Old and ailing, they see exercising their fundamental right to vote as a way to have a say in a future they will probably never see.
Annamarie Eggert has voted in every presidential election since 1948, when she cast her ballot for Harry S. Truman. Now she is 94 and ailing, but she is determined to vote in this one, too.
Mrs. Eggert, a Biden supporter in York, Maine, has expressive aphasia, a condition that has made it difficult for her to talk, although her mind remains fully intact. “We— need— to— get— Trump— out— of— there,” she said, each word painstakingly coaxed from her lips. “Come— hell— or— high— wa—ter, I— will— vote.”
In this most contentious of elections, in which the very act of voting has come under fierce national debate, the determination of many very old, ill and infirm Americans to cast what could be their last vote is profound.
Though aware that they might not live long enough to be affected by the results, they say they are voting for children, grandchildren and their future — a final heartfelt, empowering act as American citizens.
“Most of my life at this point really is vicarious,” said Jill Haak Adels, 82, who has an aggressive form of cancer and a progressive lung condition that makes her increasingly short of breath. Yet she is making sure she will be able to vote, and intends to cast a straight Republican ballot.
“The president we have now is just fine,” she said. “He’s done a lot of things that have been overdue for a long time.”
She does not have a car to get to her polling place in Beverly, Mass., near the assisted living facility where she lives. So she has placed several calls to the town hall to remind the clerk to send her a mail-in ballot.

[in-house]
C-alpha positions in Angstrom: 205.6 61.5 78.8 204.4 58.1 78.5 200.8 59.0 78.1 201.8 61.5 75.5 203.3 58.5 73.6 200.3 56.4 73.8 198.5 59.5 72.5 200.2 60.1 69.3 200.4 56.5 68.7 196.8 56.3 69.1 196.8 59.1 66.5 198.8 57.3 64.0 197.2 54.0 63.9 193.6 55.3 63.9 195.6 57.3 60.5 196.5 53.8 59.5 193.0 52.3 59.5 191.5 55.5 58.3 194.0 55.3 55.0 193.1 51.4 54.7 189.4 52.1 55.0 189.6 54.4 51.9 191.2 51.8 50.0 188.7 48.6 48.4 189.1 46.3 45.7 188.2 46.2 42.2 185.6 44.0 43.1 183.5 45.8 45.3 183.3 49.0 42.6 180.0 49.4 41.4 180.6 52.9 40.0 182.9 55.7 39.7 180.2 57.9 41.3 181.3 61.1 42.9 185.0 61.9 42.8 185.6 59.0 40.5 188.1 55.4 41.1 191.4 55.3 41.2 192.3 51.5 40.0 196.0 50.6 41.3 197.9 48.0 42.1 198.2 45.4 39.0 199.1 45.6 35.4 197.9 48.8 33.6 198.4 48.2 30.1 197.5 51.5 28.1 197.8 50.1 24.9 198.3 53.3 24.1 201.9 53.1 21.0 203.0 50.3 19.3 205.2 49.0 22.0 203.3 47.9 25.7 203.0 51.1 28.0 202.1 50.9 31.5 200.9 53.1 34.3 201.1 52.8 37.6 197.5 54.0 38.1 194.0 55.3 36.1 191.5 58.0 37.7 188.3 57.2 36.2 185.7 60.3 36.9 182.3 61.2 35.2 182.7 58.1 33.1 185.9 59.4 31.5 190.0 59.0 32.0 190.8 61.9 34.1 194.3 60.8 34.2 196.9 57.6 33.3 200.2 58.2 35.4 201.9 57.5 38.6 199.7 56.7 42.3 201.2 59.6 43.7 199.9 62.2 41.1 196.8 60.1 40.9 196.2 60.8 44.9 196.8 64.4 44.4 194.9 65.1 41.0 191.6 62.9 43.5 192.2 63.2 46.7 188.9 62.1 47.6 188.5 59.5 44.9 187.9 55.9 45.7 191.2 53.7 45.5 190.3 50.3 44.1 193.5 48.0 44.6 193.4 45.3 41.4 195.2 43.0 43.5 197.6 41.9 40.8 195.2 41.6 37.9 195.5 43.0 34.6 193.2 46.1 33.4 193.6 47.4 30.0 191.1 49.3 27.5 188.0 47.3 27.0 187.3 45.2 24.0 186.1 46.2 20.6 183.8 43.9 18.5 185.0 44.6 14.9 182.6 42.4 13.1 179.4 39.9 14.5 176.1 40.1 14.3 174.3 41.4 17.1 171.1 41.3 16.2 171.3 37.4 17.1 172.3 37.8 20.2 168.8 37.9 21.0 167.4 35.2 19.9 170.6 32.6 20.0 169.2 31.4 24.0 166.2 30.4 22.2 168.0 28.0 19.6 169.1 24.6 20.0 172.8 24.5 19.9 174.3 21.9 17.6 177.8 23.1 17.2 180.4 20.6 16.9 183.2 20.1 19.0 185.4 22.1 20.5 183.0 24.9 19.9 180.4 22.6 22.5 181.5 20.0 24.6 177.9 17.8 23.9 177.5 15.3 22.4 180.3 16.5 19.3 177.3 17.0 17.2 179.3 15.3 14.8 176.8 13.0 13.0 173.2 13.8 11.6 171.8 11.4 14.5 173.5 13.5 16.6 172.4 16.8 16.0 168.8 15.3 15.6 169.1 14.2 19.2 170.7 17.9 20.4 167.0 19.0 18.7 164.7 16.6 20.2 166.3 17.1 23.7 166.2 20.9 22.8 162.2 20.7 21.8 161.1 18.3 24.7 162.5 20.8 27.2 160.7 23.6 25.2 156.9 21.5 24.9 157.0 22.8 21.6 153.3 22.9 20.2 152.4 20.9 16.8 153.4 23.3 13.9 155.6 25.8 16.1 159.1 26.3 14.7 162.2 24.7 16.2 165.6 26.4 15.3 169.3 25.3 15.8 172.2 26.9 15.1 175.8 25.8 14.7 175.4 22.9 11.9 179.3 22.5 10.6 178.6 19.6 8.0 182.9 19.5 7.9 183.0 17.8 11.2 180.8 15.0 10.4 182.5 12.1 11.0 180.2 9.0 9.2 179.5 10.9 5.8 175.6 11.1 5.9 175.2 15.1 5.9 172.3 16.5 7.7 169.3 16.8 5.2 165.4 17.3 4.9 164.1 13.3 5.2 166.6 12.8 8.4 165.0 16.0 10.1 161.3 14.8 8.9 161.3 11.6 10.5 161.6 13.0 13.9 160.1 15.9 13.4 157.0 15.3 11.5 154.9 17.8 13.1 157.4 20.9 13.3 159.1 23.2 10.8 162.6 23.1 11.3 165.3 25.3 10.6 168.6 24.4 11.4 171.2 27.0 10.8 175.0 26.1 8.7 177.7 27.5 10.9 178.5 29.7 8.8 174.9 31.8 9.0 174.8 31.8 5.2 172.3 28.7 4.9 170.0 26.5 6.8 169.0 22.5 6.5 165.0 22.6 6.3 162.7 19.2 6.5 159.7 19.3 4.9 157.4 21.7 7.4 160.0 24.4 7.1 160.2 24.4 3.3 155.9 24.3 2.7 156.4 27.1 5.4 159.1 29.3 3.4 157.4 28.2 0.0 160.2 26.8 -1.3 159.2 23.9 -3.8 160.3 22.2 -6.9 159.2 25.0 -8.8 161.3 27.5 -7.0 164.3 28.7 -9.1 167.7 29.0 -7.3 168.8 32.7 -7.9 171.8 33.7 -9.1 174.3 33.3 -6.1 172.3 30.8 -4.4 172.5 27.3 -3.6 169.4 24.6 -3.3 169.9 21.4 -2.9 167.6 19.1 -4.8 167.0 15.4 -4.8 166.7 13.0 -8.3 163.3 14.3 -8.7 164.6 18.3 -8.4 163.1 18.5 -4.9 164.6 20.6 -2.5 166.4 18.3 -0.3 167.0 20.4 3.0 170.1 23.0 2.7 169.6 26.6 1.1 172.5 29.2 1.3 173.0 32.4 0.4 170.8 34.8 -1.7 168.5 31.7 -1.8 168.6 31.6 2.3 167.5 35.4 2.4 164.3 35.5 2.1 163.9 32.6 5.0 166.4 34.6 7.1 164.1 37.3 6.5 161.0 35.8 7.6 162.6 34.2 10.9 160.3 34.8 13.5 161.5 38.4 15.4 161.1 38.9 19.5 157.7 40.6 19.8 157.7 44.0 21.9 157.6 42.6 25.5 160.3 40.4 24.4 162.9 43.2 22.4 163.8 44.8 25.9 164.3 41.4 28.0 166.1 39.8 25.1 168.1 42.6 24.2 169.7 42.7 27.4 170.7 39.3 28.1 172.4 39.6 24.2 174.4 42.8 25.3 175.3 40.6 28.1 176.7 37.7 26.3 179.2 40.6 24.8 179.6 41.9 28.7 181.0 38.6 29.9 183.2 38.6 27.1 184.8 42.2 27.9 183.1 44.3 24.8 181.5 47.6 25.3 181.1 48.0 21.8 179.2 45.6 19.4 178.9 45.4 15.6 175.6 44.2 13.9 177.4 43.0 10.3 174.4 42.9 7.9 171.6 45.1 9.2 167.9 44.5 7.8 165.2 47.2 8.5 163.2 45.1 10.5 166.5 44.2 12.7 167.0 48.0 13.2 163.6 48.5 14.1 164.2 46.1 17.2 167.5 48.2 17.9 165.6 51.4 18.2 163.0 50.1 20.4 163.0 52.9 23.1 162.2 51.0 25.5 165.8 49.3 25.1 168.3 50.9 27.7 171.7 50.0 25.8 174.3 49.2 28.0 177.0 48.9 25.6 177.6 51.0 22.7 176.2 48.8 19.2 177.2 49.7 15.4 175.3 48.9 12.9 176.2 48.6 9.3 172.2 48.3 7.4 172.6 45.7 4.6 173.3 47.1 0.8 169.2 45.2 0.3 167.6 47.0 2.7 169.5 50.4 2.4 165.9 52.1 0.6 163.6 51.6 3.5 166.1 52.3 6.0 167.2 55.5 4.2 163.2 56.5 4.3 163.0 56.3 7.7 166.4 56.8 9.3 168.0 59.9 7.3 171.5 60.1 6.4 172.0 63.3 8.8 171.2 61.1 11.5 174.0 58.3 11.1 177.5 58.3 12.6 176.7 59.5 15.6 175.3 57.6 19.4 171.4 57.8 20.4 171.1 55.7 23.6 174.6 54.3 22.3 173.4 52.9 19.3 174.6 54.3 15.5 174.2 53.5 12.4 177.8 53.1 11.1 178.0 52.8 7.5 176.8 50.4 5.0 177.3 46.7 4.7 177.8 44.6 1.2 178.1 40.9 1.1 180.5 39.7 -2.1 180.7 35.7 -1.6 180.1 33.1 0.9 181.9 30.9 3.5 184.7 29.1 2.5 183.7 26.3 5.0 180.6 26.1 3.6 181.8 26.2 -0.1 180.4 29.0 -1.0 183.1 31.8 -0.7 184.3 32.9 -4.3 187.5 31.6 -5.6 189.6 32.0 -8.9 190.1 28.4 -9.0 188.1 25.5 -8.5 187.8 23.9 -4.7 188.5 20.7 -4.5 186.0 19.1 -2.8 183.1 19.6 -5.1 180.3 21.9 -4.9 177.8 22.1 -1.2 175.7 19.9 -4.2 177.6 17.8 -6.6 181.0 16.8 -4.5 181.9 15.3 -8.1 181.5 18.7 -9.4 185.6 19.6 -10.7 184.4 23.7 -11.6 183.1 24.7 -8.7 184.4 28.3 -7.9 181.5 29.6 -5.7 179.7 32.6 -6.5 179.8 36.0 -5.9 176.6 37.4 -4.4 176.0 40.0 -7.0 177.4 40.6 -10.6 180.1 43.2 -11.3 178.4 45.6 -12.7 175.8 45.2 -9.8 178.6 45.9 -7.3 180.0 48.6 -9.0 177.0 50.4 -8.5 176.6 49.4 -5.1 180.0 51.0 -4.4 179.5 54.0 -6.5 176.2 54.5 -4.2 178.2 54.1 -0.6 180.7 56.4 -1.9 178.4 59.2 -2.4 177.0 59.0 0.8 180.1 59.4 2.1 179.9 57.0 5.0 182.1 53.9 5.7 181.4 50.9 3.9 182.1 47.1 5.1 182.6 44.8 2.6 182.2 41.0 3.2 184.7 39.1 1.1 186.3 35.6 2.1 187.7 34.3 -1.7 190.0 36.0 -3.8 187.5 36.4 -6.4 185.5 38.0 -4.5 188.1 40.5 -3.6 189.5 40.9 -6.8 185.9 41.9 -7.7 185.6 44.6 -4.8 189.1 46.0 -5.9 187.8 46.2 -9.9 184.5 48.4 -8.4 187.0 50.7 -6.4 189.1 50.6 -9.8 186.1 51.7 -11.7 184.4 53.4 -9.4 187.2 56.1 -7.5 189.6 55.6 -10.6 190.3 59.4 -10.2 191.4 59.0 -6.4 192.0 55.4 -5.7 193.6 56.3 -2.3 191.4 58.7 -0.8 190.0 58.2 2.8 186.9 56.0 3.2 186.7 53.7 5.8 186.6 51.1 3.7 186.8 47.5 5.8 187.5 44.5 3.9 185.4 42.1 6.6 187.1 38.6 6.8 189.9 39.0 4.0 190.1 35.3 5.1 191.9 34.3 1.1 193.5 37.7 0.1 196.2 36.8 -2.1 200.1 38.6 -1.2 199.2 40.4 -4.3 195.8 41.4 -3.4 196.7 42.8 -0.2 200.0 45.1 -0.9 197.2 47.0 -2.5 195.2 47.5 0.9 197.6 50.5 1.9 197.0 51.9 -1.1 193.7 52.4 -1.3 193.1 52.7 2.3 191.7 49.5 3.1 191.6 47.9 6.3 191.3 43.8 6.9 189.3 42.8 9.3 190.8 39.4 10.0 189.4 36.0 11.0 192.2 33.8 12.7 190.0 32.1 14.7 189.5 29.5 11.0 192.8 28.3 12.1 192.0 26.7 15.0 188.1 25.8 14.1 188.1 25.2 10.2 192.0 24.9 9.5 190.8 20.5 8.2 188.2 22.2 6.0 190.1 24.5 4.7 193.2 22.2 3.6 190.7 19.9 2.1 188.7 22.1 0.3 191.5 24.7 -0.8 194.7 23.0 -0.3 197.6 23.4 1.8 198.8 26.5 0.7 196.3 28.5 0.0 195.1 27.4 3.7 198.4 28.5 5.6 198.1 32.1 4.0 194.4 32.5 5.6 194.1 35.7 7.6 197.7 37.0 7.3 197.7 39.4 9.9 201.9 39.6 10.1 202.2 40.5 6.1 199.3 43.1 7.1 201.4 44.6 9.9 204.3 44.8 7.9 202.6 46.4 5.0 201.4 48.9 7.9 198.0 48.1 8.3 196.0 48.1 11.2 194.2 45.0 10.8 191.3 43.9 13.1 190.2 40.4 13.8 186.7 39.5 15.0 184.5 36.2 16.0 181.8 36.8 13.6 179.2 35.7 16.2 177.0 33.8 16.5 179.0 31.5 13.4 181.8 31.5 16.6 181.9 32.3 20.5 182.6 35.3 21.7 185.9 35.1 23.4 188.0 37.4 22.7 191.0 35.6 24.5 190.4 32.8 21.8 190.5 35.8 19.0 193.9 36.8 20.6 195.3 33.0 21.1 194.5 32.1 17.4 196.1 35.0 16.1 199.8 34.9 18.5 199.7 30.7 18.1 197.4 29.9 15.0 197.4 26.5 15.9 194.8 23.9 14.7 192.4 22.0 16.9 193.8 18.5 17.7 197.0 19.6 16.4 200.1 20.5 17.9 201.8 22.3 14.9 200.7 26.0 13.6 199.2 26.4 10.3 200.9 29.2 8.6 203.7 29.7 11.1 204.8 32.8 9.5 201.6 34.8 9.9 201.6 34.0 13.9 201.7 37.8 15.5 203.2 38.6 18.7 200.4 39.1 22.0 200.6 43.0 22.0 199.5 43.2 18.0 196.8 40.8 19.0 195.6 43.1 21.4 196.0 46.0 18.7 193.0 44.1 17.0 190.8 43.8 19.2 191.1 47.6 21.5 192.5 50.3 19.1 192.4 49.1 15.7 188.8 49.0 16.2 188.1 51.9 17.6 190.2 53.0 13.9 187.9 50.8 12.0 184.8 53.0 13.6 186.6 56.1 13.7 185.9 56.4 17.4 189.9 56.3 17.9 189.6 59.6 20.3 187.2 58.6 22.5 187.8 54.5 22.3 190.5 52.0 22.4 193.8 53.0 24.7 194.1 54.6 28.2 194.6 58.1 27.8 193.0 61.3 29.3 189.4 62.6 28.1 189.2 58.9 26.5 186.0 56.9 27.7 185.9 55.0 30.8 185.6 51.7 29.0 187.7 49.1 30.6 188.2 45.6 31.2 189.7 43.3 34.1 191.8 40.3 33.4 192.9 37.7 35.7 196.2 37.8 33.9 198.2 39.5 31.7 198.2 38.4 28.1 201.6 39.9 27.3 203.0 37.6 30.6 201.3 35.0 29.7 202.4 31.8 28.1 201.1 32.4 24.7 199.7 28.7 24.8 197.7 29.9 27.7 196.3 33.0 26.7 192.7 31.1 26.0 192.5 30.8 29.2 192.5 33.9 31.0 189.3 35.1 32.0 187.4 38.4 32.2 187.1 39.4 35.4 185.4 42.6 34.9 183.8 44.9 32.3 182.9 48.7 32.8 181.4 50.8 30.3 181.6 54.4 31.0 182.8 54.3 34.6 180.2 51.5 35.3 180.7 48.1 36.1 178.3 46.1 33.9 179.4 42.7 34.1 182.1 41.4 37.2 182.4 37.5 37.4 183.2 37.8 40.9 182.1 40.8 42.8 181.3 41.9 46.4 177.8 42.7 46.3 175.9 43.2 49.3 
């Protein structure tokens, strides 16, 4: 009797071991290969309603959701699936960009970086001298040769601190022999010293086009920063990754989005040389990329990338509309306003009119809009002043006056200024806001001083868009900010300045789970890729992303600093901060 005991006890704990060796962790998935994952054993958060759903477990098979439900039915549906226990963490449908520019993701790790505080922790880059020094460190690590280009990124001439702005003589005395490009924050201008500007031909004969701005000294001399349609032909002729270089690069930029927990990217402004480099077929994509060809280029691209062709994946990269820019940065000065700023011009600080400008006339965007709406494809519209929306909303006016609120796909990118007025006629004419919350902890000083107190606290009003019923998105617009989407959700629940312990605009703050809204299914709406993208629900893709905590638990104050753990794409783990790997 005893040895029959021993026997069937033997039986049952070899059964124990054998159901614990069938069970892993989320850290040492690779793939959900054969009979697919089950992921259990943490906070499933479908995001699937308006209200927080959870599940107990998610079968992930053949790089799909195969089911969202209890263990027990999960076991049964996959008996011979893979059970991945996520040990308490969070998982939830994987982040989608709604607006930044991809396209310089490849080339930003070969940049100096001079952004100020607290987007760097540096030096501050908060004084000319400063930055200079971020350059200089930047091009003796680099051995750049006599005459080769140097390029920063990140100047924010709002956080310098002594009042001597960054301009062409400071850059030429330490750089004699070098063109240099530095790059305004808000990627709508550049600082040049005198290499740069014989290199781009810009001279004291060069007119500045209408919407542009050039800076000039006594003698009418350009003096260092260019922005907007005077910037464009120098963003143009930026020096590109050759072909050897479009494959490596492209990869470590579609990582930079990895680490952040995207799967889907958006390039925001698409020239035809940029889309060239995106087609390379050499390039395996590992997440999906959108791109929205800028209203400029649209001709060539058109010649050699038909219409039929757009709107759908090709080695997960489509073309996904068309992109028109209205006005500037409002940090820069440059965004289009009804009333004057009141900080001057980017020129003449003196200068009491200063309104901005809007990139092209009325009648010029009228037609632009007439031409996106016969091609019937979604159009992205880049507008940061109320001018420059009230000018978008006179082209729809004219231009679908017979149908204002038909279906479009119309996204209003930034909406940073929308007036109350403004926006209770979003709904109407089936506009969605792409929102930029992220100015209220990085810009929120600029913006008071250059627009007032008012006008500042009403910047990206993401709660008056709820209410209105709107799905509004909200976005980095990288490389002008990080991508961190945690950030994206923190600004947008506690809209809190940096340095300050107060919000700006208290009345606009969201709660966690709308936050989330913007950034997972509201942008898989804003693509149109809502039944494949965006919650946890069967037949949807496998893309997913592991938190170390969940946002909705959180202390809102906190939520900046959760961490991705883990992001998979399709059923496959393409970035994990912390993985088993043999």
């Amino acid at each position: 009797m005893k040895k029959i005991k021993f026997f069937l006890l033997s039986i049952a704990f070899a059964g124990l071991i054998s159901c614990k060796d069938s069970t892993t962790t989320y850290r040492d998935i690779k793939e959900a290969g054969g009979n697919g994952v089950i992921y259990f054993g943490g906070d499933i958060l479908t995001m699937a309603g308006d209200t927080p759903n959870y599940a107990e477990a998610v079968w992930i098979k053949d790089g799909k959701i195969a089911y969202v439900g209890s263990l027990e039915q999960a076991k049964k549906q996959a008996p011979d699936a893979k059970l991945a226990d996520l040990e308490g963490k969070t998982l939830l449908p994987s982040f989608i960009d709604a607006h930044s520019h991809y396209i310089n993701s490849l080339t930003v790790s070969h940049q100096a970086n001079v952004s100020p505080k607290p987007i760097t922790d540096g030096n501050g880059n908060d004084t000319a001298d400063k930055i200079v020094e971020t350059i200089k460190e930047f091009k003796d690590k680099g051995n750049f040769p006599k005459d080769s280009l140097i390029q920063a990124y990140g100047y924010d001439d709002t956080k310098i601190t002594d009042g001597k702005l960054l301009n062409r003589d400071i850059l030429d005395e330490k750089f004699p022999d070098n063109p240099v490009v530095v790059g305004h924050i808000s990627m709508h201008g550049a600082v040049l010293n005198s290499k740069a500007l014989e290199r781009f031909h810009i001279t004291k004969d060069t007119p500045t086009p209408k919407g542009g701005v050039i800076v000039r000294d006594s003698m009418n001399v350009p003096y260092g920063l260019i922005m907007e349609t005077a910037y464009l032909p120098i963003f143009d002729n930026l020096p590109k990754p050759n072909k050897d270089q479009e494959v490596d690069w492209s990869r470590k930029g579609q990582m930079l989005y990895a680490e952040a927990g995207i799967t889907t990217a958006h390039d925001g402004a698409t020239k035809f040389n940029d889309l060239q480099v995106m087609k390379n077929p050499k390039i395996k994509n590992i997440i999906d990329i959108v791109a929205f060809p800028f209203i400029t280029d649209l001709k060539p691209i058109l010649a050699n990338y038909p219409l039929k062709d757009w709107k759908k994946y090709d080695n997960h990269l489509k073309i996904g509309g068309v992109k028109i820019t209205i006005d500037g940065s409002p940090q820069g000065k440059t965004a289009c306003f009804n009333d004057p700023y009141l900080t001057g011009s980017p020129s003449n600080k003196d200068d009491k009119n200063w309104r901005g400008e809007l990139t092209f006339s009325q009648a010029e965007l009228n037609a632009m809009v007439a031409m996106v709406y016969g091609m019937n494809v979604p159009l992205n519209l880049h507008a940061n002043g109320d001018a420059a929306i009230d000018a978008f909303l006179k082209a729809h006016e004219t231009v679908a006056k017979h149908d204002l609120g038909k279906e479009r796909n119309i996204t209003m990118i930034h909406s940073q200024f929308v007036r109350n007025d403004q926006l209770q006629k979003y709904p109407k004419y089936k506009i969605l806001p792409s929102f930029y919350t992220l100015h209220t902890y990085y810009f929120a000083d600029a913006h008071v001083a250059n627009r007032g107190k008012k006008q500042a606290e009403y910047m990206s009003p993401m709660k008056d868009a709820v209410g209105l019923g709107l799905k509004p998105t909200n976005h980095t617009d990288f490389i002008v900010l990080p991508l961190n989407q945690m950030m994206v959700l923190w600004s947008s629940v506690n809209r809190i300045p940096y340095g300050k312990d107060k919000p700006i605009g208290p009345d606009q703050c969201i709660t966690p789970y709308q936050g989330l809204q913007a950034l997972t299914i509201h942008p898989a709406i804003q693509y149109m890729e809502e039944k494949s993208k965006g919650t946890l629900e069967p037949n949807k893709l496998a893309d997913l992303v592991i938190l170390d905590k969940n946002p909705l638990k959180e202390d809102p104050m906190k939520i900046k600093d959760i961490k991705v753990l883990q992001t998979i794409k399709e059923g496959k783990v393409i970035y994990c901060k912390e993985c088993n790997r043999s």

“I’m getting a little bit nervous,” she said recently, when the ballot still hadn’t arrived. “I’m going to call right now and harass them.”
Mrs. Eggert in Maine has been so determined to vote she laid out a plan, complete with contingencies. If her mail-in ballot failed to arrive, she would have her caregiver drive her to the polling place on Election Day.
Her ballot did arrive, on Tuesday. She filled it out — casting her vote not only for Joseph R. Biden Jr., the Democratic presidential nominee, but for Sara Gideon, the Democratic challenger to Republican Senator Susan Collins — and a friend drove her the two miles to the York town hall to drop it off.
There are several reasons the very old can be determined to vote, said Dr. Barry K. Baines, a palliative care physician in Minneapolis who is an authority on ethical wills, the documenting of one’s values and life lessons for those left behind.
People in their late 80s and 90s today, Dr. Baines said, belong to the Greatest Generation, who grew up during World War II. “At its core, this was the most civic-minded generation,” he said. “If you’re an American, you vote because you have the freedom to vote. So that generation has a sense of how effective one person’s vote can be.”
Also, Dr. Baines said, only the human species possesses what he called a transcendent dimension. “That’s an awareness that life goes on after we’re gone and that we can do things that will be remembered,” he said. “Voting is one of those things. The idea is, ‘I might not be around for what happens after the votes are counted, but at least I know that I put a footprint in the future.’”